Wednesday, 7 December 2016


Jimmie Nicol joined the band for a short stint in 1964 – after Ringo Starr was hospitalised with tonsillitis.
Jimmie not only got the opportunity to play with The Beatles during the height of their fame, but he also got the chance to hang around with music legends John Lennon, Paul McCartney and George Harrison.
However, this only lasted for two weeks, and then everything went back to normal for Jimmie.
Jimmie’s whirlwind began when Ringo collapsed with tonsillitis on the eve of The Beatles’ 1964 Australian tour.

The band’s manager Brian Epstein, as well as their producer George Martin urgently discussed the viability of using a stand-in drummer rather than cancelling the rest of the tour.
George happened to suggest Jimmie Nicol – as he had recently used him on a recording session with Tommy Quickly.
Jimmie appeared in his first Beatles concert just 27 hours later at the KB Hallen in Copenhagen, Denmark.

Before hitting the stage, he was styled with the distinctive Beatle mop-top hairstyle and even wore Ringo’s suit – despite the trousers being too short.
Paul McCartney recalled teasingly sending Ringo a telegram saying: “Hurry up and get well Ringo, Jimmy is wearing out all your suits.”

Commenting later on the fickle nature of his brief celebrity, Jimmie remembered: “The day before I was a Beatle, girls weren’t interested in me at all.
“The day after, with the suit and the Beatle cut, riding in the back of the limo with John and Paul, they were dying to get a touch of me.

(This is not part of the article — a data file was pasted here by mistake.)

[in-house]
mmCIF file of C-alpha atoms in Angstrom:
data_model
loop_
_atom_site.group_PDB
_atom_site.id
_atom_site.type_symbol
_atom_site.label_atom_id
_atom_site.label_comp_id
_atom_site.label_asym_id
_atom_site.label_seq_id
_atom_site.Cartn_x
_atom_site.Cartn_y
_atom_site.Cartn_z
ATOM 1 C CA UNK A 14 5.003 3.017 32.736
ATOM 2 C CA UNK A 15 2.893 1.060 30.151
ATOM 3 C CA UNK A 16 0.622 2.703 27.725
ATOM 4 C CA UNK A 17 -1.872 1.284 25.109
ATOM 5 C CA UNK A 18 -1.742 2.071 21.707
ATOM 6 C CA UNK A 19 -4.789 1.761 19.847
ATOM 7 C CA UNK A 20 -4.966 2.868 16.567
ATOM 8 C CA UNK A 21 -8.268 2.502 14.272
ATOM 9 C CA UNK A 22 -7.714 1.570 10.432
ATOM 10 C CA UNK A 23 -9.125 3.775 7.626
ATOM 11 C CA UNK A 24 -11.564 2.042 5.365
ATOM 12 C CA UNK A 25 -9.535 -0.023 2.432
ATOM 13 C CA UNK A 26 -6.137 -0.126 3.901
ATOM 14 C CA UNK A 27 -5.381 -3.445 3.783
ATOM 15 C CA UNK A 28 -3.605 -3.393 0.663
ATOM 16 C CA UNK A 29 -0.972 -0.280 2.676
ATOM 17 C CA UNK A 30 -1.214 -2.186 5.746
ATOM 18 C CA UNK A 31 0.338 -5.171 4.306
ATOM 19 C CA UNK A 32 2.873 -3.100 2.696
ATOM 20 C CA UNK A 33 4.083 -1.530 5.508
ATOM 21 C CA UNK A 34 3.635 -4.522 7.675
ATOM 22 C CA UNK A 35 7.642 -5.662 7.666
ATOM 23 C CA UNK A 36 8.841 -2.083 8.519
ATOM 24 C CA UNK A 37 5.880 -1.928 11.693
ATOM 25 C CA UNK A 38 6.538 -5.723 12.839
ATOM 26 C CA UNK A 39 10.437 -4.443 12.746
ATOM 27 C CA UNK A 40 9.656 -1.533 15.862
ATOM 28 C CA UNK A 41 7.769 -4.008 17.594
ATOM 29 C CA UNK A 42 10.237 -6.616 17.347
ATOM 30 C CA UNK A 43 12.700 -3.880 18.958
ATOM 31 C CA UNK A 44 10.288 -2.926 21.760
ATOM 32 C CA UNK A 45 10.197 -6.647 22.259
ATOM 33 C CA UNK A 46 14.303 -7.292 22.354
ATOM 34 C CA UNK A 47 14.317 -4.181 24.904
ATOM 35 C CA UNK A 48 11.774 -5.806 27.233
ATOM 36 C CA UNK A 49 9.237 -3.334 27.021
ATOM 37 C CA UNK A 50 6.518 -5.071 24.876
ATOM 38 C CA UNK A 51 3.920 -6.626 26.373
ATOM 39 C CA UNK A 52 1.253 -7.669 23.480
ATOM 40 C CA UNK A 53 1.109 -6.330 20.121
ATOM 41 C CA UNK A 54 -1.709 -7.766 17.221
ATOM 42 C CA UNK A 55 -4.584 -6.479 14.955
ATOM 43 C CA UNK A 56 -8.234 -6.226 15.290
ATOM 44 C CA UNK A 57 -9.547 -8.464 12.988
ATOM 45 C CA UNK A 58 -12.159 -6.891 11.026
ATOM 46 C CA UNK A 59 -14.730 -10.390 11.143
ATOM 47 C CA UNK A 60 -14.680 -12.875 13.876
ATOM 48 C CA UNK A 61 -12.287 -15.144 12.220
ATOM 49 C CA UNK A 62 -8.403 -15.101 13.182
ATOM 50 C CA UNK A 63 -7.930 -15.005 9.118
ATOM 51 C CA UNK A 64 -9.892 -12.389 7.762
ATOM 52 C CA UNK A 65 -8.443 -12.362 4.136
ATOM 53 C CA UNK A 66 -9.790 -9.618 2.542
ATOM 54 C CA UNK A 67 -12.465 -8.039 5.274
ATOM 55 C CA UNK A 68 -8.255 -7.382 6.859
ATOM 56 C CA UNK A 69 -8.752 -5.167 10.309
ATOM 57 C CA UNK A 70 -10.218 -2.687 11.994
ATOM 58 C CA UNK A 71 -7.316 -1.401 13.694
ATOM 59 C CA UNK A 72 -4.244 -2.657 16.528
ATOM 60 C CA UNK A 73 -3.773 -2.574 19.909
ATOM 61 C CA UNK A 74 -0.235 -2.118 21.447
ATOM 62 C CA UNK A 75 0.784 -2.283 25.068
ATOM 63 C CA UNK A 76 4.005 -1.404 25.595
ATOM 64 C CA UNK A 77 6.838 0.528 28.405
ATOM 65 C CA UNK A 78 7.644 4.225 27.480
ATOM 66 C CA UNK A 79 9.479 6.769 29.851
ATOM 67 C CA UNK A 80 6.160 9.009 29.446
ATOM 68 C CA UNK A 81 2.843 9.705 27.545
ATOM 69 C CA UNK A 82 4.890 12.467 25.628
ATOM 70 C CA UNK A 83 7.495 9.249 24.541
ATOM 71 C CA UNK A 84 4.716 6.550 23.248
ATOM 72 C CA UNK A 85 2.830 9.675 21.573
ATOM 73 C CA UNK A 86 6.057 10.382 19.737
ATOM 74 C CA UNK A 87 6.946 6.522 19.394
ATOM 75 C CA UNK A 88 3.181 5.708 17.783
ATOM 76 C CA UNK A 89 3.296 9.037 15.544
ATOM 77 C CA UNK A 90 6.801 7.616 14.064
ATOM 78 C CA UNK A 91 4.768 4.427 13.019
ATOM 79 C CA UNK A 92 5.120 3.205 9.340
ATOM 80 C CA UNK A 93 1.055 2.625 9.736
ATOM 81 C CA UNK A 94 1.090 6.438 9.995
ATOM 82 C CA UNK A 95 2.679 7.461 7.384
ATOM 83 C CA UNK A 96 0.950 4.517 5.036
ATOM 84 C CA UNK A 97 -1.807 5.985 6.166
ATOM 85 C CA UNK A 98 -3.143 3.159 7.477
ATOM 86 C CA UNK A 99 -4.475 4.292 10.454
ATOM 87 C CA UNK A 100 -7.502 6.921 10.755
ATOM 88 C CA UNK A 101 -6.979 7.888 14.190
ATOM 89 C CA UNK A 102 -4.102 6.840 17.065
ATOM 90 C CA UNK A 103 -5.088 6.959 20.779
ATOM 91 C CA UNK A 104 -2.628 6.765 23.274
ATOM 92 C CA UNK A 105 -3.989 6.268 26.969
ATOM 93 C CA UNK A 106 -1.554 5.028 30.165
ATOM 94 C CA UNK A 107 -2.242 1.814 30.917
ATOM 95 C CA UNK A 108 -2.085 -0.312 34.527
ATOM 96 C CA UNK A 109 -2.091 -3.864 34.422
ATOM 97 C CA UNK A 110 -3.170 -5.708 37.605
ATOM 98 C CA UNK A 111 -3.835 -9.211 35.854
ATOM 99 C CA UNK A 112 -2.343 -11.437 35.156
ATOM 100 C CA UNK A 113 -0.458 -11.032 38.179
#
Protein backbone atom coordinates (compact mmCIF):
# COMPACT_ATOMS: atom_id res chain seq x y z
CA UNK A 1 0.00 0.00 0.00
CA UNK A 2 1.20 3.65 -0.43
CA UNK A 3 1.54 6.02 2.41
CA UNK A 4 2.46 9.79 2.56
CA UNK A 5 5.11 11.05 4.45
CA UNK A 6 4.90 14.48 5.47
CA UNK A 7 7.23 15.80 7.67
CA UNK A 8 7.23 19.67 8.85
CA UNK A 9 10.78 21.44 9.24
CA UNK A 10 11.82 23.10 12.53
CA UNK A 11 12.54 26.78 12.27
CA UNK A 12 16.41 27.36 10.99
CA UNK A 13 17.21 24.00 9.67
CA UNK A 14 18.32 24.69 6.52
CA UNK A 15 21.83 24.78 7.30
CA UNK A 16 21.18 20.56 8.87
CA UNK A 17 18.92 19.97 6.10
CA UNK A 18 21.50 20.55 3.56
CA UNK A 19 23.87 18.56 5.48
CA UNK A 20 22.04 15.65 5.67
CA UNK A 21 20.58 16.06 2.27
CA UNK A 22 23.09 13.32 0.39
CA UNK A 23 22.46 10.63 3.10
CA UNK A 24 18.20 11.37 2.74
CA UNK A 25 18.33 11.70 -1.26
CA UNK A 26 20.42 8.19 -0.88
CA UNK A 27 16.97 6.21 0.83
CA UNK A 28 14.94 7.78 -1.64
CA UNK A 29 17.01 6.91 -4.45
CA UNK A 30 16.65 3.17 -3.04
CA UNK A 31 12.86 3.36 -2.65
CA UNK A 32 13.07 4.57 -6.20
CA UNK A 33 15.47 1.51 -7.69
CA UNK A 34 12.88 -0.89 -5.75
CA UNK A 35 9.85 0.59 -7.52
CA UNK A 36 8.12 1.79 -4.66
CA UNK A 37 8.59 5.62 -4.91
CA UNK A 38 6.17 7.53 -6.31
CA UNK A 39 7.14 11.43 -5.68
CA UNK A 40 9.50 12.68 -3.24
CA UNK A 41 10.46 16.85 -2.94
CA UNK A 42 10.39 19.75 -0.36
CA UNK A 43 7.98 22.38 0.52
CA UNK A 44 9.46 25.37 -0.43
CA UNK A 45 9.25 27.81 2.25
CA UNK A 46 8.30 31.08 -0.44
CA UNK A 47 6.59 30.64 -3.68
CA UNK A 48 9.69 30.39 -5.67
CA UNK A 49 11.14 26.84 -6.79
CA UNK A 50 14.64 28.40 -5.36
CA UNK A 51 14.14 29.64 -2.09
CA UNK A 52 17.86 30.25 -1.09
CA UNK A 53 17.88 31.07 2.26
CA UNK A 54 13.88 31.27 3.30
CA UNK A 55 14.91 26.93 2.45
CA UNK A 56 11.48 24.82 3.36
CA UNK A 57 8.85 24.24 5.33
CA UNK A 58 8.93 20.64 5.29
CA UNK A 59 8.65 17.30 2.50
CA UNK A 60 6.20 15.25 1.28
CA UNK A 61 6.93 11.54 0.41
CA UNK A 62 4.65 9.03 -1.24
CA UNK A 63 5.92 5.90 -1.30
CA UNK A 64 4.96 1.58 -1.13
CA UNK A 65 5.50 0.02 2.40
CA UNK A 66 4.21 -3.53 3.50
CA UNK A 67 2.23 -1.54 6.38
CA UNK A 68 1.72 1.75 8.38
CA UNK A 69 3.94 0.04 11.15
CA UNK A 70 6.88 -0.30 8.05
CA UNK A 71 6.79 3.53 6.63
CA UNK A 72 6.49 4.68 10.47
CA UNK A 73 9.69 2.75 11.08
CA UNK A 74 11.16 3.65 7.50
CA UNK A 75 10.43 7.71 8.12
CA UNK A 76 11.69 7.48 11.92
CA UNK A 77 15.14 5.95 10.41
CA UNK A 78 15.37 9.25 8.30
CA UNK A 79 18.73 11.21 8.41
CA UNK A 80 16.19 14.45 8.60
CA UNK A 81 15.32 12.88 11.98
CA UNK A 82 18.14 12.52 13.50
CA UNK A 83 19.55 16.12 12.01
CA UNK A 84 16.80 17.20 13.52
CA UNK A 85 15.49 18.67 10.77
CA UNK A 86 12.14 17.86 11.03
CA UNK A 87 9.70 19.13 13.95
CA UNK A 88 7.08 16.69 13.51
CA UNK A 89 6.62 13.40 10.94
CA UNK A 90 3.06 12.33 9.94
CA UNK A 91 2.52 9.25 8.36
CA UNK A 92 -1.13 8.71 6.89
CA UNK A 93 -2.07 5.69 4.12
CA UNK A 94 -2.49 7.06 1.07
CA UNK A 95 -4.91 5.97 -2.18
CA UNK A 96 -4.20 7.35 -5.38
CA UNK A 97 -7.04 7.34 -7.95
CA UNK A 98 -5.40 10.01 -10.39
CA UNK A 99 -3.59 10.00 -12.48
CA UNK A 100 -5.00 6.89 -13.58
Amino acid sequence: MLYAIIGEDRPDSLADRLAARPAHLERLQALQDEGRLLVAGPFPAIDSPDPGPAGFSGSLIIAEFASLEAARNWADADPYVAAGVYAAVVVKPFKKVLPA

“It was very strange and quite scary.”
Whilst visiting the Netherlands, Jimmie and John Lennon allegedly spent a whole night at a brothel.
John said: “There’s photographs of me grovelling about, crawling about Amsterdam on my knees, coming out of whore houses, and people saying ‘Good morning John’.
“The police escorted me to these places because they never wanted a big scandal. When we hit town, we hit it – we were not p***ing about. We had [the women].
“They were great. We didn’t call them groupies, then; I’ve forgotten what we called them, something like ‘s****’.”

At this point, The Beatles were becoming more restricted by their fame, and had to spend most of their free time inside their hotels. However, Jimmie could behave much as any tourist could, he said: “I often went out alone. Hardly anybody recognised me and I was able to wander around.
“In Hong Kong, I went to see the thousands of people who live on little boats in the harbour.
“I saw the refugees in Kowloon, and I visited a nightclub.
“I like to see life. A Beatle could never really do that.’
In total, Jimmie played eight shows – until Ringo re-joined the group in Melbourne, Australia.
Jimmie didn’t even get a chance to say ‘goodbye’ to The Beatles, as they were still asleep when he left.
Instead, Jimmie silently walked away and everything returned to normal – as if he had never been a part of them and the 13 days were a dream.
George Martin went on to pay tribute to Jimmie, he said: “Jimmie Nicol was a very good drummer who came along and learnt Ringo’s parts very well.
“He did the job excellently, and faded into obscurity immediately afterwards.”
Paul McCartney added: “It wasn’t an easy thing for Jimmie to stand in for Ringo, and have all that fame thrust upon him. And the minute his tenure was over, he wasn’t famous anymore.”
Several years later, Jimmie went on to shed light on any disenchantment he felt when it came to readjusting to normality, he said: “Standing in for Ringo was the worst thing that ever happened to me.
“Until then I was quite happy earning £30 or £40 a week. After the headlines died, I began dying too.”
However, he decided not to cash in on his time in the band, in a rare 1987 interview he added: “After the money ran low, I thought of cashing-in in some way or other.
“But the timing wasn’t right. And I didn’t want to step on The Beatles’ toes.
“They had been damn good for me and to me.”

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